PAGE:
• Medicine(all)

Cite this

The evolving integrated vascular surgery residency curriculum. / Smith, Brigitte K.; Greenberg, Jacob A.; Mitchell, Erica.

In: Annals of Vascular Surgery, Vol. 28, No. 7, 01.10.2014, p. 1761-1768.

Research output: Contribution to journalArticle

Smith, Brigitte K. ; Greenberg, Jacob A. ; Mitchell, Erica. / The evolving integrated vascular surgery residency curriculum. In: Annals of Vascular Surgery. 2014 ; Vol. 28, No. 7. pp. 1761-1768.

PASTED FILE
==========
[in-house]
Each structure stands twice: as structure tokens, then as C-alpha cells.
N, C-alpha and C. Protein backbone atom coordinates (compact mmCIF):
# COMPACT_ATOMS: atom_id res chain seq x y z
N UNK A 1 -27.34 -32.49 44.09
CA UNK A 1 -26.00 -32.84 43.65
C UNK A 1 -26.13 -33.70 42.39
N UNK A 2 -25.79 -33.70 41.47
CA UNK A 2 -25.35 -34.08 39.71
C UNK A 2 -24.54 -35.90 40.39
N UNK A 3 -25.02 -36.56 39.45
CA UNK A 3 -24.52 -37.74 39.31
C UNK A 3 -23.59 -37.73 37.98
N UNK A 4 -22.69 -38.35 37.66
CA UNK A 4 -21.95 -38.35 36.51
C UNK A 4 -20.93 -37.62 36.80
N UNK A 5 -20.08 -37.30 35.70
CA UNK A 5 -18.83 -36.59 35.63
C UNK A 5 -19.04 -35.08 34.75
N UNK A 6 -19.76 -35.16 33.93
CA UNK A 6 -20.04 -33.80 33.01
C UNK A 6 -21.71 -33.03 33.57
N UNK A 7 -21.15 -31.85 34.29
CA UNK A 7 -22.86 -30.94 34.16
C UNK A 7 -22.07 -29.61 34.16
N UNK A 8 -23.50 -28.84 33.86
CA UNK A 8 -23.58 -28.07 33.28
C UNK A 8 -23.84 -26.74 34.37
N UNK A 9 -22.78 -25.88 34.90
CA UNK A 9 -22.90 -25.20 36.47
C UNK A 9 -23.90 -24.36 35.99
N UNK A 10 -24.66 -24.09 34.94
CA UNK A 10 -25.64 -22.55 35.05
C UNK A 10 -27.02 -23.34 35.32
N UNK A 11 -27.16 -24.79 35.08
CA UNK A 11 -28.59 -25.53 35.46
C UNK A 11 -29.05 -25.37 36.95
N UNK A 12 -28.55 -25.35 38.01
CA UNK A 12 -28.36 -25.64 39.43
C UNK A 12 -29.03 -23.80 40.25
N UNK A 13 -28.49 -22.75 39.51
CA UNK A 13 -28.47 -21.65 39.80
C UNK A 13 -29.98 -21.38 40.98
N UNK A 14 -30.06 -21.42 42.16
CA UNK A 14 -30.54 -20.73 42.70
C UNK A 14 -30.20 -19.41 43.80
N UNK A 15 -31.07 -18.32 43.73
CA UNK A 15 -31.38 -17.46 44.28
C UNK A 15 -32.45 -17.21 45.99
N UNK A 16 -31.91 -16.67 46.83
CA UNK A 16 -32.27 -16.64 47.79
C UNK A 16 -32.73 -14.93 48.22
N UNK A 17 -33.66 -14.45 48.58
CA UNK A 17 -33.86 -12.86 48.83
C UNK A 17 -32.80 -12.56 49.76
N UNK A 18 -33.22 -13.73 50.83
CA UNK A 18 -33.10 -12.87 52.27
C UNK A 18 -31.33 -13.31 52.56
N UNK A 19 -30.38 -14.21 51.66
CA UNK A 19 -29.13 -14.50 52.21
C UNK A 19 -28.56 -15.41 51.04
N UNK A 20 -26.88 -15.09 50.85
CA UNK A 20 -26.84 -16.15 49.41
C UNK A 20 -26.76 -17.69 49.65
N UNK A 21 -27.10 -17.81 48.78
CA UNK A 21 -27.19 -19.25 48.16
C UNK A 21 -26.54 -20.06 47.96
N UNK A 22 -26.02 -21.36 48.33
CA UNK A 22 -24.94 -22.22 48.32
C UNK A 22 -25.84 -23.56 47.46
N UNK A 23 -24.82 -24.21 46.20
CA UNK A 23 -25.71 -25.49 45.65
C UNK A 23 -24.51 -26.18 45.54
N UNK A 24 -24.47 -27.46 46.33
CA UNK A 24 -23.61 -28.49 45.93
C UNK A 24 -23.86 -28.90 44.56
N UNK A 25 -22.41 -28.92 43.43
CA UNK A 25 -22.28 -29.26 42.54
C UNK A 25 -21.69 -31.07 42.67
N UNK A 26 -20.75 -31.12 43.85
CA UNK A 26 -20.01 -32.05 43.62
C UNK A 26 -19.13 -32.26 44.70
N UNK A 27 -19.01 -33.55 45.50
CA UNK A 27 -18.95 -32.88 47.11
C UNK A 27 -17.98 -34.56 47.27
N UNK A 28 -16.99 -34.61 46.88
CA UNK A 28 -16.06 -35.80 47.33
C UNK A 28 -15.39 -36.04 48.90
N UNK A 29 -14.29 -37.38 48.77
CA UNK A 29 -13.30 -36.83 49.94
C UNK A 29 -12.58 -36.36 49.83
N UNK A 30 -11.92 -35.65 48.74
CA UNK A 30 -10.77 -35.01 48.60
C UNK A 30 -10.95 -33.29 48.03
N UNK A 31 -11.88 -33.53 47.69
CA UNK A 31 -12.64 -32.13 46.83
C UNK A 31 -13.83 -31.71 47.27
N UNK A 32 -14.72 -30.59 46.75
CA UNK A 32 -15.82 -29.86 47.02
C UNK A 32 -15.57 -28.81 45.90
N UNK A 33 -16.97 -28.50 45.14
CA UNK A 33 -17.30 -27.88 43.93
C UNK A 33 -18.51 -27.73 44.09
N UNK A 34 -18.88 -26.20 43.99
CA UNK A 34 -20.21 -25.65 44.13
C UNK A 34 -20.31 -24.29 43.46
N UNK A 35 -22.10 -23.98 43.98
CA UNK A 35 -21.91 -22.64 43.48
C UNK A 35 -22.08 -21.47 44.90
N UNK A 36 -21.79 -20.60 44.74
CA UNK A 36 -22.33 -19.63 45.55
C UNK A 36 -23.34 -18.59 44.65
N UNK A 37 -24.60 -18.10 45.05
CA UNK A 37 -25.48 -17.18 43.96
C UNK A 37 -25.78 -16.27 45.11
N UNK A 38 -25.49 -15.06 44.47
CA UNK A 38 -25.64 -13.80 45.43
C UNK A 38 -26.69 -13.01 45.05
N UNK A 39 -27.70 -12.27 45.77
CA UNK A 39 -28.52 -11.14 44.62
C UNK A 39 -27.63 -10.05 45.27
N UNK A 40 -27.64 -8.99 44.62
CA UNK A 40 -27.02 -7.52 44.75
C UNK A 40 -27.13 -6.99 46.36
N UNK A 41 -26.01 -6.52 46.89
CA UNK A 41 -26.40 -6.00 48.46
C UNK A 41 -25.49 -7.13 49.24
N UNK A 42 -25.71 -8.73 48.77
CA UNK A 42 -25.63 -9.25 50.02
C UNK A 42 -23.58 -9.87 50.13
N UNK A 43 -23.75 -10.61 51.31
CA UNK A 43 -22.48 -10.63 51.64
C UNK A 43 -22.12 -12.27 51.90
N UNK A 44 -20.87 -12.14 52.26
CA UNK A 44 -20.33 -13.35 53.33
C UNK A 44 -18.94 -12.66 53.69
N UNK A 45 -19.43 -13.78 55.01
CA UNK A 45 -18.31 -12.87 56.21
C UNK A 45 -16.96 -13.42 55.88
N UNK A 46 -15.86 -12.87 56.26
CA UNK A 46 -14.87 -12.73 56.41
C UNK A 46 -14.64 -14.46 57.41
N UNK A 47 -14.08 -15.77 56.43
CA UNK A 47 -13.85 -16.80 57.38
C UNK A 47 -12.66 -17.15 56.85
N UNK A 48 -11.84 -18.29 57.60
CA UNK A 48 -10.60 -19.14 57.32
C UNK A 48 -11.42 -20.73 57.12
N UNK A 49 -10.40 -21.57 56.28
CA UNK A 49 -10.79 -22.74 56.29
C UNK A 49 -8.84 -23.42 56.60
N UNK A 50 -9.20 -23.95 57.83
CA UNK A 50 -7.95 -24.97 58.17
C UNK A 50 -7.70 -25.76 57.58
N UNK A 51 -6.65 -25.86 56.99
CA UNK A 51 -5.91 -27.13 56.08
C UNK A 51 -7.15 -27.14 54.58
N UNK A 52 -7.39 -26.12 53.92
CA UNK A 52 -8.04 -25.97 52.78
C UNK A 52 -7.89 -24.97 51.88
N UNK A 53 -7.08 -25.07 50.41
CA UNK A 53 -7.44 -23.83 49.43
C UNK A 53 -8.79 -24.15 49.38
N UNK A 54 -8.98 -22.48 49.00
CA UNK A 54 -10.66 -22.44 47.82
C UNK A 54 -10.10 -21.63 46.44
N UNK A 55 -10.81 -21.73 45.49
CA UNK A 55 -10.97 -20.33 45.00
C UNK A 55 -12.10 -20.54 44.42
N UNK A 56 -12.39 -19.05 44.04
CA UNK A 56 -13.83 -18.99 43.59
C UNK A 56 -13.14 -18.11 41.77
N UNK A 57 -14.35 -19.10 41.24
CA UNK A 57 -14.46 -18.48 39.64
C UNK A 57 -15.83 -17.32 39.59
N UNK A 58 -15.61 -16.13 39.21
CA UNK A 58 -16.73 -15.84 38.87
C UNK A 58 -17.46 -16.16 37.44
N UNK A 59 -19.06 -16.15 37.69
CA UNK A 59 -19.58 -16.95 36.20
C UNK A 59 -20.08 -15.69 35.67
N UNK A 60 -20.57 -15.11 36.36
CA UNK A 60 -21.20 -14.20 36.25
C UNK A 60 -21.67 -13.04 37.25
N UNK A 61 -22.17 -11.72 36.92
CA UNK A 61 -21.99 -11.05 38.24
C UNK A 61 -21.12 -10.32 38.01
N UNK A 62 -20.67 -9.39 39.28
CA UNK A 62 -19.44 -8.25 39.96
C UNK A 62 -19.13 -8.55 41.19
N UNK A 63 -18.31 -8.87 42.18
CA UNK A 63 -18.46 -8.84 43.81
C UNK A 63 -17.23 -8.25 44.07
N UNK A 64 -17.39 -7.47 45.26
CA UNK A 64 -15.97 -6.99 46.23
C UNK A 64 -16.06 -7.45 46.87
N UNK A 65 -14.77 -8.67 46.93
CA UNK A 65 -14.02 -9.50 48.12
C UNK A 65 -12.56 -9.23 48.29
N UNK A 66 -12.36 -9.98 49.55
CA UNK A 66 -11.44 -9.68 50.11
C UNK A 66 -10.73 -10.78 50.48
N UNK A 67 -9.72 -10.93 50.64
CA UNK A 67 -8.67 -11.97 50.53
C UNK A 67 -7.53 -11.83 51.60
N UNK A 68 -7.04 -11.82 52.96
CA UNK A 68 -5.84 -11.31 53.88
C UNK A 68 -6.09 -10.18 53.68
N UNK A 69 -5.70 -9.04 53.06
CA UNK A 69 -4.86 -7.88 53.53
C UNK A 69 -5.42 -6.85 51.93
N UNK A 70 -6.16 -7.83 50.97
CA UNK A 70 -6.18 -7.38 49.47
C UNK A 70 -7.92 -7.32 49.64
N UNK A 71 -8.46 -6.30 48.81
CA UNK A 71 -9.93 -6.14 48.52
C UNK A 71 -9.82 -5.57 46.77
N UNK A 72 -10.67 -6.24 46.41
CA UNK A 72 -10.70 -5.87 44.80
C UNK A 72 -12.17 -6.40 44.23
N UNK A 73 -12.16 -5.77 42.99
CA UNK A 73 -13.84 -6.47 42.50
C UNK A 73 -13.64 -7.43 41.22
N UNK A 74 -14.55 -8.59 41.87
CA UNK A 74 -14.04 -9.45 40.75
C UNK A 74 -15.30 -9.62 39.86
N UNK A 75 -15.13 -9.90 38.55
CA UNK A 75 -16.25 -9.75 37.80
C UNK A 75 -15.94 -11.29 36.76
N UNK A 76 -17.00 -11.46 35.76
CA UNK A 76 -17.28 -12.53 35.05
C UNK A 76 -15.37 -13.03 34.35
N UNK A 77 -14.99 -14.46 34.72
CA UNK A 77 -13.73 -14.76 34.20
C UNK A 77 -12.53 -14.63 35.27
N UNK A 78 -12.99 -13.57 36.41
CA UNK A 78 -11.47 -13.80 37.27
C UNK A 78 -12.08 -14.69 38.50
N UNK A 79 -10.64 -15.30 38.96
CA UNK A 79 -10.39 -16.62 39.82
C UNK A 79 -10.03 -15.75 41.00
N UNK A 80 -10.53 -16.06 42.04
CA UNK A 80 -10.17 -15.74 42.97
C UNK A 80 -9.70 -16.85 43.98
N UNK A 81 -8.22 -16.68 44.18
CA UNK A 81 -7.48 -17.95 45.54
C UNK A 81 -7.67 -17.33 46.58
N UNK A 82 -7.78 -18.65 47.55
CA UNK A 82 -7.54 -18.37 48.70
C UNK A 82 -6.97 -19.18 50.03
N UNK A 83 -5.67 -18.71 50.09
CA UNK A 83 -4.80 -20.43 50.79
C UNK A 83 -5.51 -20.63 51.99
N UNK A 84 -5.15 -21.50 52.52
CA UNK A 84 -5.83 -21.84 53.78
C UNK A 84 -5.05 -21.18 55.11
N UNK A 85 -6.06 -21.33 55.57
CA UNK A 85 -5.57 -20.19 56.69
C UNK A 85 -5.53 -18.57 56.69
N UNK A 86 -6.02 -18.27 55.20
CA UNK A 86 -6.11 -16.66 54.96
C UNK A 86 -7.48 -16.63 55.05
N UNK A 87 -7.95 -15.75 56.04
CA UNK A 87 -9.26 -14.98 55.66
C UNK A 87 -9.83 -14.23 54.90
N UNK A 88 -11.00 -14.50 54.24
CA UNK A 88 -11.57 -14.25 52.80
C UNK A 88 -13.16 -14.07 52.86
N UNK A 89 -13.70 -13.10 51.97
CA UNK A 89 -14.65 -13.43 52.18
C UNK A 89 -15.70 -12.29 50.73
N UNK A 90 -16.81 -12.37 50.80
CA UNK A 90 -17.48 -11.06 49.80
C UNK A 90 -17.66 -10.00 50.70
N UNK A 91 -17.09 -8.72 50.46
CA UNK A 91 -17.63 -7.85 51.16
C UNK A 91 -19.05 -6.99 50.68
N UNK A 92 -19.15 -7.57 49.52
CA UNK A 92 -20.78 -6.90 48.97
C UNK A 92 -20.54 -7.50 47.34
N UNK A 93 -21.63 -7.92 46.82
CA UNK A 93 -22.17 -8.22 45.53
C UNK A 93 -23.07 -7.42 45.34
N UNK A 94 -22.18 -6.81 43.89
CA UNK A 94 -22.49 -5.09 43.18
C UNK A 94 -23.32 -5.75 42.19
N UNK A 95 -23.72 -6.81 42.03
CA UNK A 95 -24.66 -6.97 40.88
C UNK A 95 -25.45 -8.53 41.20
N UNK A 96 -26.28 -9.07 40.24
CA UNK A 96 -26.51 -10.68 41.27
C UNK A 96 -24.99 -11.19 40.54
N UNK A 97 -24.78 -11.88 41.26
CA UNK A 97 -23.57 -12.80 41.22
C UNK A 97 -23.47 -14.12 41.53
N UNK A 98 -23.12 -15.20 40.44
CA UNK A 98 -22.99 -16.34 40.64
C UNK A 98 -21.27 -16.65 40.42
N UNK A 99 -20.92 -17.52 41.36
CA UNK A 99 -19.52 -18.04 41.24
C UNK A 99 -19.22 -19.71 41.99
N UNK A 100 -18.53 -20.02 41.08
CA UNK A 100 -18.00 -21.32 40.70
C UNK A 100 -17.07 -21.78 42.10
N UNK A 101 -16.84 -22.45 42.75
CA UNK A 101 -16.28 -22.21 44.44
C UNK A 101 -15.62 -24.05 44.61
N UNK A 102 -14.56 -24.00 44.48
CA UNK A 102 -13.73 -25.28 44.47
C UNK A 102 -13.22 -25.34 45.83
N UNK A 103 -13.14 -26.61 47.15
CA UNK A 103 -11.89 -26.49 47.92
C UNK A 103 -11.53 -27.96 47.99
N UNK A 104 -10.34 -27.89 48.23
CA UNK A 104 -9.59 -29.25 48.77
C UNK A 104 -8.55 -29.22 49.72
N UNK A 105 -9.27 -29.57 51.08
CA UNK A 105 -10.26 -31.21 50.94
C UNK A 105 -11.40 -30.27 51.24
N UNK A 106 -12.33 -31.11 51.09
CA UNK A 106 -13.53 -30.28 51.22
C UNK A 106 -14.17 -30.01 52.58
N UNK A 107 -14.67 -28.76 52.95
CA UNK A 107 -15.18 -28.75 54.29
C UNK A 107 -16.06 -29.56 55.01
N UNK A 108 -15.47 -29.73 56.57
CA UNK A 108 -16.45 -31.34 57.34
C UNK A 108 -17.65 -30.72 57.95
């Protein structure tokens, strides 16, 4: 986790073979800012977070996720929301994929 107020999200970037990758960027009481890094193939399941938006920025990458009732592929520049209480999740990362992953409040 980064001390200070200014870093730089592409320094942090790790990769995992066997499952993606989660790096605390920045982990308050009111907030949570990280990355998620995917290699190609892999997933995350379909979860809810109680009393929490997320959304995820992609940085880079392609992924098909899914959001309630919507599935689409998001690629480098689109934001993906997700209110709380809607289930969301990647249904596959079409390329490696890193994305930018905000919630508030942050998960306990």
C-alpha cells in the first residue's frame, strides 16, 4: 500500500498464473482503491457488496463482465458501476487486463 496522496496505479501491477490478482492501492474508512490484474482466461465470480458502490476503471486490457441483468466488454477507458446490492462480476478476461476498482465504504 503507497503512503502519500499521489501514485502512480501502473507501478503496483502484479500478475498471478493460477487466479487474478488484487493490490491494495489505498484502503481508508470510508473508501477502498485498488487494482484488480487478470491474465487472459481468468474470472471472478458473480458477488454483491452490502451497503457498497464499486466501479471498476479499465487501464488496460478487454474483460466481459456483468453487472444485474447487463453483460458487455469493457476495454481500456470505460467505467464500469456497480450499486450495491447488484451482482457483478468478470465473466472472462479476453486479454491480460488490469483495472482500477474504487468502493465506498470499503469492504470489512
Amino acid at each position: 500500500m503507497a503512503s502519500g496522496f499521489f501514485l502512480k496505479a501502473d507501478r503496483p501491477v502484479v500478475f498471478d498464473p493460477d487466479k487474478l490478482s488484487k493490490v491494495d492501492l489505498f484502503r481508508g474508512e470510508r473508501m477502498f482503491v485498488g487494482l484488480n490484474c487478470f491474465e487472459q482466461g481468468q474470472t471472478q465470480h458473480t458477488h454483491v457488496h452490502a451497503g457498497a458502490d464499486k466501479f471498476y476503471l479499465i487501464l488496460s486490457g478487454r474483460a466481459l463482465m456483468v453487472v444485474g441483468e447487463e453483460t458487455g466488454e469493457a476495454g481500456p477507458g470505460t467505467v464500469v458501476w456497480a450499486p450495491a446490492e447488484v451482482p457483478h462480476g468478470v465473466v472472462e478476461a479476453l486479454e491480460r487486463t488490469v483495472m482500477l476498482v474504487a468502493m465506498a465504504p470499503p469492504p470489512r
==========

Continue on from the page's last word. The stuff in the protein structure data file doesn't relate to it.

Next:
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abstract = "Background Since their introduction several years ago, integrated (0 + 5) vascular surgery residency programs are being increasingly developed across the country. To date, however, there is no defined {"}universal{"} curriculum for these programs and each program is responsible for creating its own curriculum. The aim of this study was to review the experiences of current 0 + 5 program directors (PDs) to determine what factors contributed to the curricular development within their institution.Methods Semistructured interviews were conducted with 0 + 5 PDs to explore their experiences with program development, factors influencing the latter, and rationale for current curricula. The interview script was loosely structured to explore several factors including time of incoming residents' first exposure to the vascular surgical service, timing and rationale behind the timing of core surgical rotations throughout the 5 year program, educational value of nonsurgical rotations, opportunities for leadership and scholarly activity, and influence the general surgery program and institutional climate had on curricular structure. All interviews were conducted by a single interviewer. All interviews were qualitatively analyzed using emergent theme analysis.Results Twenty-six 0 + 5 PDs participated in the study. A total of 69{\%} believed establishing professional identity early reduces resident attrition and recommend starting incoming trainees on vascular surgical services. Sixty-two percent spread core surgical rotations over the first 3 years to optimize general surgical exposure and most of the programs have eliminated specific rotations, as they were not considered valuable to the goals of training. Factors considered most important by PDs in curricular development include building on existing institutional opportunities (96{\%}), avoiding rotations considered unsuccessful by {"}experienced{"} programs (92{\%}), and maintaining a good working relationship with general surgery (77{\%}). Fifty-eight percent of PDs voiced concern over the lack of standardization among the differing programs and most of the PDs agree that some degree of programmatic standardization is critical for the continued success of the 0 + 5 training paradigm.Conclusions Qualitative evaluation of PD experiences with the development of 0 + 5 vascular surgery residency programs reveals the key factors that commonly influence program design. Programs continue to evolve in both structure and content as PDs respond to these influences. Learning from the collective experience of PDs and some standardization of the curricula may help current and future programs avoid common pitfalls in curricular development.",